Also, the use of conditional statements makes it much harder to know exactly how long a routine will take. In real-time systems it may be important that a routine takes the same amount of time regardless of the value of the datum being operated on.

    So ... A fixed number of shift-add instructions may be a good approach. In any case, it could be useful to know that there are possibilities outside the obvious (j = i / 3).


    Regards,

    Dave

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    Why not just use assembly then? It's hard to control a C compiler, and most you can't. If the specific CPU doesn't support DIV then the C compiler should automagically get the division done for you however it can.

    If one needs to make sure the source code matches the intended machine code then one needs to use assembly.
    If you understand what you're doing, you're not learning anything.

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    Quote Originally Posted by itsme86
    Why not just use assembly then? It's hard to control a C compiler, and most you can't. If the specific CPU doesn't support DIV then the C compiler should automagically get the division done for you however it can.

    If one needs to make sure the source code matches the intended machine code then one needs to use assembly.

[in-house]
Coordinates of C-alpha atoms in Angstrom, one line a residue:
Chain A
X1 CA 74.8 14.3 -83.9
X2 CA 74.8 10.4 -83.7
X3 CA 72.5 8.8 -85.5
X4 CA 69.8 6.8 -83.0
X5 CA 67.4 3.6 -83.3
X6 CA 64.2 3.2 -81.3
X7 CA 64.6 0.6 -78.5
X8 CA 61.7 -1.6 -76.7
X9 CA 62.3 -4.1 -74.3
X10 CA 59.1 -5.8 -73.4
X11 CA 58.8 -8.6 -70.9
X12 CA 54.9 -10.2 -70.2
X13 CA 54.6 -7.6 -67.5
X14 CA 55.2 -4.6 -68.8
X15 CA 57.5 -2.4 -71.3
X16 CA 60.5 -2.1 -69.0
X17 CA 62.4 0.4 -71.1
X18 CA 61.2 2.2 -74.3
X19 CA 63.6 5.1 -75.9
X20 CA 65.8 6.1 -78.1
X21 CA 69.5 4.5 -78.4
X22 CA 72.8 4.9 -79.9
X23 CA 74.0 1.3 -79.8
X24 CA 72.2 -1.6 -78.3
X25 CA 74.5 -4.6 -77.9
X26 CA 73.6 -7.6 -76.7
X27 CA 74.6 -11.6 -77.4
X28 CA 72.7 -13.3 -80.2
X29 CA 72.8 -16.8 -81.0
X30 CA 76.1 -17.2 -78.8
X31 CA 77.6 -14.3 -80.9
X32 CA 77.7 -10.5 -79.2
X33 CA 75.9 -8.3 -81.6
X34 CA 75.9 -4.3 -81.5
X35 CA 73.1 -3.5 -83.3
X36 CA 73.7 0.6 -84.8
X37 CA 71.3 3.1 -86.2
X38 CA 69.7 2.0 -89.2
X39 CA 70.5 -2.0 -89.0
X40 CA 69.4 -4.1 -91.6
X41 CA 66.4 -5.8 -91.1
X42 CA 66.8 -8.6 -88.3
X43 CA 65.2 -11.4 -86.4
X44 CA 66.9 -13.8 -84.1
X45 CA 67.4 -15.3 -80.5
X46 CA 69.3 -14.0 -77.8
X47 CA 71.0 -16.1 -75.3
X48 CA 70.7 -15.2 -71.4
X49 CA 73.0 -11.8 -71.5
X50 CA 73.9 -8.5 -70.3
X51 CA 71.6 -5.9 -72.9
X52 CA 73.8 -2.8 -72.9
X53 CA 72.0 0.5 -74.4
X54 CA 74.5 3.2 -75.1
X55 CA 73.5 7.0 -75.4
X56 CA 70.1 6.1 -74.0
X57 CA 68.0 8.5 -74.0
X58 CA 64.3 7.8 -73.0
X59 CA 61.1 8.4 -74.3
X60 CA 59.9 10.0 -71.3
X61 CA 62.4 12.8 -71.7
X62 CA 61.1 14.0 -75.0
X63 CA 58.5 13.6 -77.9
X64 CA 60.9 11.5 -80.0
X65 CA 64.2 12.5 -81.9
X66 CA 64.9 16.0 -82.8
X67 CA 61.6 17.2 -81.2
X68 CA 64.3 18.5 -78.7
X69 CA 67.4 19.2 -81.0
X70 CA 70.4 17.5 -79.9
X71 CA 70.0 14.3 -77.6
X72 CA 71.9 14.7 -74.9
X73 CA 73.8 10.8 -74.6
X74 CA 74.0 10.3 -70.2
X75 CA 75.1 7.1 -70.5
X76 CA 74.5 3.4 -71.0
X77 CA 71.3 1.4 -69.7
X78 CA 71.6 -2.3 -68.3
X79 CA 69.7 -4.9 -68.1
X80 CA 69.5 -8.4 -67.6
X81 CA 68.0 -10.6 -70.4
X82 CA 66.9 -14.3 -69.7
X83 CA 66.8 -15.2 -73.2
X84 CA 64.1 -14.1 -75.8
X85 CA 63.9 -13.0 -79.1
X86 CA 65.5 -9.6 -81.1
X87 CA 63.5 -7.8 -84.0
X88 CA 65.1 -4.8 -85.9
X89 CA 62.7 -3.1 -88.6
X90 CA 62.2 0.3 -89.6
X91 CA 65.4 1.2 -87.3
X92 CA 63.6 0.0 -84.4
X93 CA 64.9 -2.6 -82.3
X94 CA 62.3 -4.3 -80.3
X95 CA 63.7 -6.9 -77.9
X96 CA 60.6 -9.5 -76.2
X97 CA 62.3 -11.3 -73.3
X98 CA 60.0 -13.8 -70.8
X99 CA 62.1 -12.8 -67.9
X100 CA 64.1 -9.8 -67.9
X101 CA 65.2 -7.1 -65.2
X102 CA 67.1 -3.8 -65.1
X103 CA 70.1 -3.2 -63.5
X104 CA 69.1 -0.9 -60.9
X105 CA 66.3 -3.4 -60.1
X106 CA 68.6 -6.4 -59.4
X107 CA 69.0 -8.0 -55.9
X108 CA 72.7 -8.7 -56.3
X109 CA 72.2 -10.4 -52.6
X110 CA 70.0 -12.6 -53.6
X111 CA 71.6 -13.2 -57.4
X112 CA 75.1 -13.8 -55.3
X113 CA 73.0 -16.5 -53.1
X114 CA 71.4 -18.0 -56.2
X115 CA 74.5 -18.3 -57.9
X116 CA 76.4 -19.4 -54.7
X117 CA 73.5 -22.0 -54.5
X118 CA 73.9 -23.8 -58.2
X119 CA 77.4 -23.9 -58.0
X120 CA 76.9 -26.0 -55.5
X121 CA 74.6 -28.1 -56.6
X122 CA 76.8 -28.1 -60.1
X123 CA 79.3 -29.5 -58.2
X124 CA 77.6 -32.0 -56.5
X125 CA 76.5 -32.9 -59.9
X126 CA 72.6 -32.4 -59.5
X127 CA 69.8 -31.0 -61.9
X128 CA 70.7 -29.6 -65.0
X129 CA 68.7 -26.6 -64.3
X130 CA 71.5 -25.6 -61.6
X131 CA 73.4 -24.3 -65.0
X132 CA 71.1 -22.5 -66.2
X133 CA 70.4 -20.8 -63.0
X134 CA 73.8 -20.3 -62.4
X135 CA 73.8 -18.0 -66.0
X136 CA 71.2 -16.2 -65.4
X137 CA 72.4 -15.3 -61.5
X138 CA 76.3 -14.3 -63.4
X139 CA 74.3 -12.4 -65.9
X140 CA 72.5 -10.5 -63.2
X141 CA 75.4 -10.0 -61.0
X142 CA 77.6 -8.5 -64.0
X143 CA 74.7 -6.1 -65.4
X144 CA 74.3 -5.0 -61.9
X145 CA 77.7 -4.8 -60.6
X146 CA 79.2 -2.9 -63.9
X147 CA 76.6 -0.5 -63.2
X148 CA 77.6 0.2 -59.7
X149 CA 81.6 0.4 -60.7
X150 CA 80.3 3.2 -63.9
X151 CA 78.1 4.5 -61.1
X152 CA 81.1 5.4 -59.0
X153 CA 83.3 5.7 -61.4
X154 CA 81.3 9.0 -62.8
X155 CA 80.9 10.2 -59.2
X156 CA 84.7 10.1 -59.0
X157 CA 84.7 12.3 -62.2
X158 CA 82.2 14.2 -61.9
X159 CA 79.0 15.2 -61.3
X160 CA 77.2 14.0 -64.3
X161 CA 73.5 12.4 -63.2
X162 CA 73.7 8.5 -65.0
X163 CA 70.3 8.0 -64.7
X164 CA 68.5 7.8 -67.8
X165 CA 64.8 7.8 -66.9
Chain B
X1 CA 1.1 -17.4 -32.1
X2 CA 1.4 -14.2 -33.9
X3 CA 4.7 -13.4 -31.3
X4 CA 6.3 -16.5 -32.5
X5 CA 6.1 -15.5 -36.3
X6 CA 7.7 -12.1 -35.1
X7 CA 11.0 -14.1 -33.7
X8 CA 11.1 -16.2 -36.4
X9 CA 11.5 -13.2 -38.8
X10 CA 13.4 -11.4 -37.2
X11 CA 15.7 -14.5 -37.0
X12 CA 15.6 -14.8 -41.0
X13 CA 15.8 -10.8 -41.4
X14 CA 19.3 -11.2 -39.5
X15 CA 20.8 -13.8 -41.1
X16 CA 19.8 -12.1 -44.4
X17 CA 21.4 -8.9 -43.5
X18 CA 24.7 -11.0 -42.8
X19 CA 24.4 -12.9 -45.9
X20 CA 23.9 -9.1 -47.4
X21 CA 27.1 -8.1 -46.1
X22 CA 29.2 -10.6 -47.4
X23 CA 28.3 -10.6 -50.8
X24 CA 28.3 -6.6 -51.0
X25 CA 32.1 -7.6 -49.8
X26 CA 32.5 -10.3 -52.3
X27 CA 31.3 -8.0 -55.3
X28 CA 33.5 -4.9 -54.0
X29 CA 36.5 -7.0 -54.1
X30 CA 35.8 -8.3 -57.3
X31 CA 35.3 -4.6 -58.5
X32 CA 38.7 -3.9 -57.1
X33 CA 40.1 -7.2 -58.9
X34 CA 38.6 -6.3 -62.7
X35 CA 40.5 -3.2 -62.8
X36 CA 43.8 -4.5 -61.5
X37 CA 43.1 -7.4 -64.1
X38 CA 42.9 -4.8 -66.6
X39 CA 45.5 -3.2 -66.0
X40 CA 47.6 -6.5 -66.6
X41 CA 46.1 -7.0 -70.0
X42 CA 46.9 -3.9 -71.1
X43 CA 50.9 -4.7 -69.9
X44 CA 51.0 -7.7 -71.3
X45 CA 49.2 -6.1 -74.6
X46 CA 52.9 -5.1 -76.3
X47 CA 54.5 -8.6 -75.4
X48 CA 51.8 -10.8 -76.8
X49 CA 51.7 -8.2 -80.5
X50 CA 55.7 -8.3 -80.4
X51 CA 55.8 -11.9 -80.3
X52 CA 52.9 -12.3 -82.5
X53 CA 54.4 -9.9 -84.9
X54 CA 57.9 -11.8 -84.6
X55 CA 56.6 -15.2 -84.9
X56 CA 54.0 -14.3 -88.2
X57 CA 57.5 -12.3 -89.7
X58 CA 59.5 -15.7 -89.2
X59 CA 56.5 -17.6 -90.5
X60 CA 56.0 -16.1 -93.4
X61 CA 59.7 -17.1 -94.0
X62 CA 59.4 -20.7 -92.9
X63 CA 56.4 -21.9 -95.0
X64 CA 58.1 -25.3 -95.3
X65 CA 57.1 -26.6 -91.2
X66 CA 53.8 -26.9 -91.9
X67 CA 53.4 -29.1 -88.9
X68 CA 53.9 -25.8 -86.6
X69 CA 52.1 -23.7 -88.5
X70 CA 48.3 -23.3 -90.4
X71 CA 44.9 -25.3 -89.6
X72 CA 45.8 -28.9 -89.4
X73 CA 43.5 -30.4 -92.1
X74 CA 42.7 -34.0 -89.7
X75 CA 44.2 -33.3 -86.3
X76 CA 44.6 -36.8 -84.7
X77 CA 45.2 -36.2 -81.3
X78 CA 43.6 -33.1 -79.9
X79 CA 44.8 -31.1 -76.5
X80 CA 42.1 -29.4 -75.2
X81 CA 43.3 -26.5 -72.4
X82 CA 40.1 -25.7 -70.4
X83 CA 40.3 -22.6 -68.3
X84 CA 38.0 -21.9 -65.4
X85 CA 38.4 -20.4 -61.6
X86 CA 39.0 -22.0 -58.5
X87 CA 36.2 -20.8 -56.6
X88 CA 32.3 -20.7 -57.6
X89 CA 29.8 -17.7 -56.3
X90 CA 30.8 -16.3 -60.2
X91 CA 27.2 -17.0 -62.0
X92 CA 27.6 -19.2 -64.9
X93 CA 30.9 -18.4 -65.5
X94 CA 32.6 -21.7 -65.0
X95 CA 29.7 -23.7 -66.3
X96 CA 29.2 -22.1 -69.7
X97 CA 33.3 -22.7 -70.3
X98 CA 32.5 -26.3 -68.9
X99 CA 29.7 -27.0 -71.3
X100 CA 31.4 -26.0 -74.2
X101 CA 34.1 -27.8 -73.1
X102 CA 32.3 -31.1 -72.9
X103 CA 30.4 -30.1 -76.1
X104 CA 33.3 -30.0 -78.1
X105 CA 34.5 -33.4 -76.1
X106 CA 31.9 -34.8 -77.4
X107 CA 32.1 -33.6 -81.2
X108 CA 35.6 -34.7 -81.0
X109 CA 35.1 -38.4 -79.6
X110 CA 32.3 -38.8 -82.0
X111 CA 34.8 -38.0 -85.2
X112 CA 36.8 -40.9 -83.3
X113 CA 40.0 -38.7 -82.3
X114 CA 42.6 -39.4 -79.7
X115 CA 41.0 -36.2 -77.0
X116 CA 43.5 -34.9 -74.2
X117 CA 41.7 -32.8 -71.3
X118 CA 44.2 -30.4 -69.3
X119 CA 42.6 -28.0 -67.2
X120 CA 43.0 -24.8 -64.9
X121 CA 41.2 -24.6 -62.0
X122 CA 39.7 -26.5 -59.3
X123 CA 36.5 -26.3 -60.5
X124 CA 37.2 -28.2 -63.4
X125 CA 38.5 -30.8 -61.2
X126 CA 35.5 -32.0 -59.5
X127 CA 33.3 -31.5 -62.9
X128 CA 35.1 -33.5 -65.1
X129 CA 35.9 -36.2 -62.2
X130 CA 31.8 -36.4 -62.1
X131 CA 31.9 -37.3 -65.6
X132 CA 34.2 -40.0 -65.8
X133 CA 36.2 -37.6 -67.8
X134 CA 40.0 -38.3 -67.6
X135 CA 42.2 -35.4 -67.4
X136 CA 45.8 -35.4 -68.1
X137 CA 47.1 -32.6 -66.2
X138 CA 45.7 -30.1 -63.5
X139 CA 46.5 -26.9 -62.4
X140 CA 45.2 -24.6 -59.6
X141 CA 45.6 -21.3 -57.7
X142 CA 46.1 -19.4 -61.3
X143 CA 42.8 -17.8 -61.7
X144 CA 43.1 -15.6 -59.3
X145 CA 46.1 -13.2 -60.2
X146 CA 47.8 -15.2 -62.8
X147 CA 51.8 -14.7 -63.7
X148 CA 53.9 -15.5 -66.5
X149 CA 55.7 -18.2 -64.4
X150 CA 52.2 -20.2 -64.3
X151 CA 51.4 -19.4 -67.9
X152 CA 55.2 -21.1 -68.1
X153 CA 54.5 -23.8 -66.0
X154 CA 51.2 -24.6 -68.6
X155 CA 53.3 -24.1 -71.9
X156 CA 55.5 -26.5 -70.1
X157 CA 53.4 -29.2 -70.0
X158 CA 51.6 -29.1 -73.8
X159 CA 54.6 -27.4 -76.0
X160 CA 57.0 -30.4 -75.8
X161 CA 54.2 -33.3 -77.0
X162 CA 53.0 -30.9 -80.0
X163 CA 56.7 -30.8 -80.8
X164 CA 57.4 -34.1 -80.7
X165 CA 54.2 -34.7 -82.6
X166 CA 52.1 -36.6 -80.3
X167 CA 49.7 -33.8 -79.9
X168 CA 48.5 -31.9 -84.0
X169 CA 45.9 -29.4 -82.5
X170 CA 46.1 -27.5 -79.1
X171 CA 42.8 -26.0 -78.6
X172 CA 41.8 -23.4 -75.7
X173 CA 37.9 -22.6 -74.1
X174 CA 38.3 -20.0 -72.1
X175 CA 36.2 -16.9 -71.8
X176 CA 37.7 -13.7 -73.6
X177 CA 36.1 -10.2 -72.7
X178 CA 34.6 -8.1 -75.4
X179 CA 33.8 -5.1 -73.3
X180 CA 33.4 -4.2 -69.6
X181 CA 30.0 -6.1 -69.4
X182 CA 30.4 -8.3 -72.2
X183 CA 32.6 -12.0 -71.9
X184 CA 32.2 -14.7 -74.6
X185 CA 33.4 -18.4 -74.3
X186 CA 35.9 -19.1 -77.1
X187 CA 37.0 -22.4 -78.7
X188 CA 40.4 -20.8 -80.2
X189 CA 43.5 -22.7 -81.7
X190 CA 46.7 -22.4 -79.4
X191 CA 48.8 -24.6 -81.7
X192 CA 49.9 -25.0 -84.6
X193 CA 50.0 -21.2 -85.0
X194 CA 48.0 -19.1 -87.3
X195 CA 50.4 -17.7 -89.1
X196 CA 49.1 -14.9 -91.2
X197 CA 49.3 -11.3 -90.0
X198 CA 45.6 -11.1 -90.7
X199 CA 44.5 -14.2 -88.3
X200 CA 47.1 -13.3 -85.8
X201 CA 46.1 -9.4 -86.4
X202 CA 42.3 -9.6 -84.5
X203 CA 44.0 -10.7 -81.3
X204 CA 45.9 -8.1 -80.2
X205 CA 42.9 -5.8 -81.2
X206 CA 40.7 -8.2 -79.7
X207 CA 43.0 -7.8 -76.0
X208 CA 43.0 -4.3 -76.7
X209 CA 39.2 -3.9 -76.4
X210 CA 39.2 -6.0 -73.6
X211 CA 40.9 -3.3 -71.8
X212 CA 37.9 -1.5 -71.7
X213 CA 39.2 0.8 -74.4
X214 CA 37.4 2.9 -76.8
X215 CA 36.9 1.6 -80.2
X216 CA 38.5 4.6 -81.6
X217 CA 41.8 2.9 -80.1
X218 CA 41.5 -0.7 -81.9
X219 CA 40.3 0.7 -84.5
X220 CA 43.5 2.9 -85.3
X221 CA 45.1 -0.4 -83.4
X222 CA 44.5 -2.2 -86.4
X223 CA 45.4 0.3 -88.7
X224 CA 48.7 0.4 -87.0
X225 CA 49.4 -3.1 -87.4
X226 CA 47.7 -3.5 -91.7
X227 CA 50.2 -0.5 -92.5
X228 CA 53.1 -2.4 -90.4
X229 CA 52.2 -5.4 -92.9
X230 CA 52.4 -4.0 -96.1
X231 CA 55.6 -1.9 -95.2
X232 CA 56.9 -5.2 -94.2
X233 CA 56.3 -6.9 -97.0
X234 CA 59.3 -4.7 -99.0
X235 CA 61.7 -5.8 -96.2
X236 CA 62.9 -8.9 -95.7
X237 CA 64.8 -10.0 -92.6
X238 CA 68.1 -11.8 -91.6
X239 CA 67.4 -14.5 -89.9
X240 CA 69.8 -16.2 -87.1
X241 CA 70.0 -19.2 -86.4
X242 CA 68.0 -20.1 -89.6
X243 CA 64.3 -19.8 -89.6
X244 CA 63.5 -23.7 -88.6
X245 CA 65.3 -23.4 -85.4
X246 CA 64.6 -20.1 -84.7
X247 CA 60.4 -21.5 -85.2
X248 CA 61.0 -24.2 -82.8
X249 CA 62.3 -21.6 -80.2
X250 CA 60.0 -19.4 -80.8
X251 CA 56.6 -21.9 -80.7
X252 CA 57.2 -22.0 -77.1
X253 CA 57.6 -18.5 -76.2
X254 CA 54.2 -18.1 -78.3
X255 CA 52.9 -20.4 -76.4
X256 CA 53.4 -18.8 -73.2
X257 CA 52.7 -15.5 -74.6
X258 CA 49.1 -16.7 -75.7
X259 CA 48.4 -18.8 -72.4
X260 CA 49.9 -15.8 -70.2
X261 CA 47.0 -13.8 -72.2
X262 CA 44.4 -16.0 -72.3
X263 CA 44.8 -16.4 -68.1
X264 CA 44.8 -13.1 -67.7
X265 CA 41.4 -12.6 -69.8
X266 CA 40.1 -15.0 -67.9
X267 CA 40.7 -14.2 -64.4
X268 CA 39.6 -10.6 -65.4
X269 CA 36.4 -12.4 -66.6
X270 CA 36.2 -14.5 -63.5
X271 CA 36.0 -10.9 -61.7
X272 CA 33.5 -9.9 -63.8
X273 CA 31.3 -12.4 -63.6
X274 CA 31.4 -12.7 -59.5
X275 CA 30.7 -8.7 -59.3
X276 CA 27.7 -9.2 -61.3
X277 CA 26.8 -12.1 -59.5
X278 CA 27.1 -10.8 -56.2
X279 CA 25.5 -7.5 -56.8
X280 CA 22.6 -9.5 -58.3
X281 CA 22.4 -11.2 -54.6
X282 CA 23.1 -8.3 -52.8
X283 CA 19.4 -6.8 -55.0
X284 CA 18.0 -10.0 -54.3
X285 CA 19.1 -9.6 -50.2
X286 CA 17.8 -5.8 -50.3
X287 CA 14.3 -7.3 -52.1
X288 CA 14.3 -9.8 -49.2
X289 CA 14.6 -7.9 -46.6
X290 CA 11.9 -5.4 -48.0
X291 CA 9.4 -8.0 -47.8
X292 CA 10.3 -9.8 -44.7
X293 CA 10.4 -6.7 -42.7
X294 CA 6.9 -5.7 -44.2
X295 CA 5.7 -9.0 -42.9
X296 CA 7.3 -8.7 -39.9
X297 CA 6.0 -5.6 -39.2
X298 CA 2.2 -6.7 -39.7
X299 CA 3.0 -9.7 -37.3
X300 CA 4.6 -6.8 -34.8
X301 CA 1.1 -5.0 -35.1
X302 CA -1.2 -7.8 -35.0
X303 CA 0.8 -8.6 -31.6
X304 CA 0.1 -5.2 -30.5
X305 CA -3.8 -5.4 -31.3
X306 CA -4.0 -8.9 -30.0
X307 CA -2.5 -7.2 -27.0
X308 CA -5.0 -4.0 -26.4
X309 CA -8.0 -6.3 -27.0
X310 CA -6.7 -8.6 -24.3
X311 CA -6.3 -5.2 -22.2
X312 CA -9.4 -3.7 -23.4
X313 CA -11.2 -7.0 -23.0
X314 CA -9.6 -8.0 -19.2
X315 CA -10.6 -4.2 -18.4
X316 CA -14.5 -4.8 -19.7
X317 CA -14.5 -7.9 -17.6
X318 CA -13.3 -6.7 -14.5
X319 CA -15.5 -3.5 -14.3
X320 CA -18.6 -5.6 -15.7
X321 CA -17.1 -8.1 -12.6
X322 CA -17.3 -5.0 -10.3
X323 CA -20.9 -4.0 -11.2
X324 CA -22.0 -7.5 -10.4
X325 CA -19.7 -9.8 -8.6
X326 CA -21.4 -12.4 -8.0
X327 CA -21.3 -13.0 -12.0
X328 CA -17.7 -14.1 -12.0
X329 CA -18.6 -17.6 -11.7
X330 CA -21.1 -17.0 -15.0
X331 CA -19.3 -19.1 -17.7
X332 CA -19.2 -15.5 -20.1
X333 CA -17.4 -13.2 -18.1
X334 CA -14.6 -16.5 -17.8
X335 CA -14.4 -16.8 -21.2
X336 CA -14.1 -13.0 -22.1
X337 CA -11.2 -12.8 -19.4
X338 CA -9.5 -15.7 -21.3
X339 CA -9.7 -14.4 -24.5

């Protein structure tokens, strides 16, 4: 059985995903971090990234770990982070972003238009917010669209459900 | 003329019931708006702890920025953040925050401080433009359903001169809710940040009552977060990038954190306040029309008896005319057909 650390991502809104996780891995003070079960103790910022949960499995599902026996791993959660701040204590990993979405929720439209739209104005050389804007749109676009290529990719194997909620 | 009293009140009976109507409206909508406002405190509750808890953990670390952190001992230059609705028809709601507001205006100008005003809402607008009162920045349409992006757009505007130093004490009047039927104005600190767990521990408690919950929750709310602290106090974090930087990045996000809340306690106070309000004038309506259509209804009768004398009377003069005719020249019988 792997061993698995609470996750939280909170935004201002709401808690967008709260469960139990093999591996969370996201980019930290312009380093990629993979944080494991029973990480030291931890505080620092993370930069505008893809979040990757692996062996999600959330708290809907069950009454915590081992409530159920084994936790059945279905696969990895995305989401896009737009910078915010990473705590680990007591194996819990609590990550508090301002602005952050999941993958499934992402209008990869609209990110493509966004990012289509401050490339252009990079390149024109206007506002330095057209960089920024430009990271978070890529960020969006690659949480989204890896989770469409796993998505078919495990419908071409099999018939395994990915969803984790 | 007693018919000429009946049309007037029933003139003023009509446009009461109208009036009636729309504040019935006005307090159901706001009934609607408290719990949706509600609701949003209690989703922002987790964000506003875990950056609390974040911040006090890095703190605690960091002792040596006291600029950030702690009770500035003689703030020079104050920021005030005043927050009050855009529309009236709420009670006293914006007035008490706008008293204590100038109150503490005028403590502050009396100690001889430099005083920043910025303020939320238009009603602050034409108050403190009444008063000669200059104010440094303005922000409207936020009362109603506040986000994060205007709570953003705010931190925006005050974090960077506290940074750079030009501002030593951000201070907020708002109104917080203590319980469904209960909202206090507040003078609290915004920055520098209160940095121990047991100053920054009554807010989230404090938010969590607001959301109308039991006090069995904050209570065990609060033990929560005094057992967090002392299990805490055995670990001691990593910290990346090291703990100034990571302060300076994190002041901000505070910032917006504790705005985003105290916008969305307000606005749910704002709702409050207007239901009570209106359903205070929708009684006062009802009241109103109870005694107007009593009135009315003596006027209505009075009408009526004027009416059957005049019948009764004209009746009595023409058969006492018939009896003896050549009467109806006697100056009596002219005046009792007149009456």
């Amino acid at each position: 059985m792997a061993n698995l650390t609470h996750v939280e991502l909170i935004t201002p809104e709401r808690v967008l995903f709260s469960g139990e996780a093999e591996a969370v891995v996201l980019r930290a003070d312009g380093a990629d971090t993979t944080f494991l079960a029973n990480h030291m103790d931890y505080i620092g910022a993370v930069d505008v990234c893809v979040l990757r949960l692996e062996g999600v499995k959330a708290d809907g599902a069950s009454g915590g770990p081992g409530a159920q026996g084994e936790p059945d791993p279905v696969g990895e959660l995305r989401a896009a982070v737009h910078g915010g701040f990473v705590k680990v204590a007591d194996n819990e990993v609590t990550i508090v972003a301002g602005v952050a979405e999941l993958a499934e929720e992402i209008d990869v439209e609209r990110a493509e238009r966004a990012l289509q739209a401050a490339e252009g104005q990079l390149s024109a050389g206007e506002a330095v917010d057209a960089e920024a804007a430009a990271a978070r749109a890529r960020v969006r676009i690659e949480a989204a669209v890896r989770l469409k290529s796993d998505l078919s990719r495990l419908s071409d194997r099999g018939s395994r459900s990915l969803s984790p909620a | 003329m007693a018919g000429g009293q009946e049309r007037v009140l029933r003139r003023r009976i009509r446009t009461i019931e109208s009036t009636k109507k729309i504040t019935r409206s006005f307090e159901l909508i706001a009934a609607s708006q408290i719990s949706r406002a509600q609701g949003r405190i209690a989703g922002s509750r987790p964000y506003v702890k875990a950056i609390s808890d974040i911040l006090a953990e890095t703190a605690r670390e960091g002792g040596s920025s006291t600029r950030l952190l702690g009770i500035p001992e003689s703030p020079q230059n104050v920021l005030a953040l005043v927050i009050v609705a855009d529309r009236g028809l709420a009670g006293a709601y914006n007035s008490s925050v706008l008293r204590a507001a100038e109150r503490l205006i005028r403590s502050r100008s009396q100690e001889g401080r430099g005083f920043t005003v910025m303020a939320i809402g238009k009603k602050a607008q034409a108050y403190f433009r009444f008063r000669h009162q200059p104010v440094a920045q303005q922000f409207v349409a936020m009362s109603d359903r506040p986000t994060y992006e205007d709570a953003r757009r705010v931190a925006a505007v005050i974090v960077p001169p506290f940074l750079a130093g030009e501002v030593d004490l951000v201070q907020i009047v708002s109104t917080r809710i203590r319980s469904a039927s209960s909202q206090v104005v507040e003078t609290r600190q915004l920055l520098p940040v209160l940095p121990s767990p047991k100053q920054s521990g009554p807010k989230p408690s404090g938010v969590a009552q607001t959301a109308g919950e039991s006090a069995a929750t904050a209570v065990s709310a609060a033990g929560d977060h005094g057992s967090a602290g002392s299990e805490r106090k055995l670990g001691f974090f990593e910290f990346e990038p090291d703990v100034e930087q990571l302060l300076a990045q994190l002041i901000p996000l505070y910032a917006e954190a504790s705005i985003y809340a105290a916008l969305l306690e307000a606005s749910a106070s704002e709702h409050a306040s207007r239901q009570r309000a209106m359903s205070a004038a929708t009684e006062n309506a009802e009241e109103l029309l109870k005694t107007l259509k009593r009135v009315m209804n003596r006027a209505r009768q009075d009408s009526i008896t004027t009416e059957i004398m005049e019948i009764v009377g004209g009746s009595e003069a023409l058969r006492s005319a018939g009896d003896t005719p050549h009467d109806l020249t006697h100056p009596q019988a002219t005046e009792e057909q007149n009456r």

I agree. I also believe that knowing the implications of various alternatives is valuable. If I make a statement that, "ISRs are usually written in assembly language," how could I prove it? How could I disprove it? Does such a pronouncement come under the general category of "silly statements"?

    Today's optimizing C compilers (even for small processors in embedded systems) are surprisingly efficient (sometimes, but also sometimes not).

    Which is the best approach? Here I will make a flat statement:

    It depends.

    Thanks for your courtesy and considerate responses.

    Dave

  14. #29
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    Quote Originally Posted by Dave Evans
    I agree. I also believe that knowing the implications of various alternatives is valuable. If I make a statement that, "ISRs are usually written in assembly language," how could I prove it? How could I disprove it? Does such a pronouncement come under the general category of "silly statements"?

    Today's optimizing C compilers (even for small processors in embedded systems) are surprisingly efficient (sometimes, but also sometimes not).

    Which is the best approach? Here I will make a flat statement:

    It depends.

    Thanks for your courtesy and considerate responses.

    Dave
    I wasn't saying that assembly is always more efficient, I was only saying that assembly almost always gives you more control over the finished machine language. Like you said, C optomizes and who's to say that the compiler won't turn all your hard work of into a simple DIV statement after all? Or vice versa, it could turn your 1/3 statement into a complex bitshift.
    If you understand what you're doing, you're not learning anything.

  15. #30
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    Roaring_Tiger, what type of ISR is it and what generates it?

    Or is this homework?

    gg
    Last edited by Codeplug; 08-19-2004 at 05:02 PM.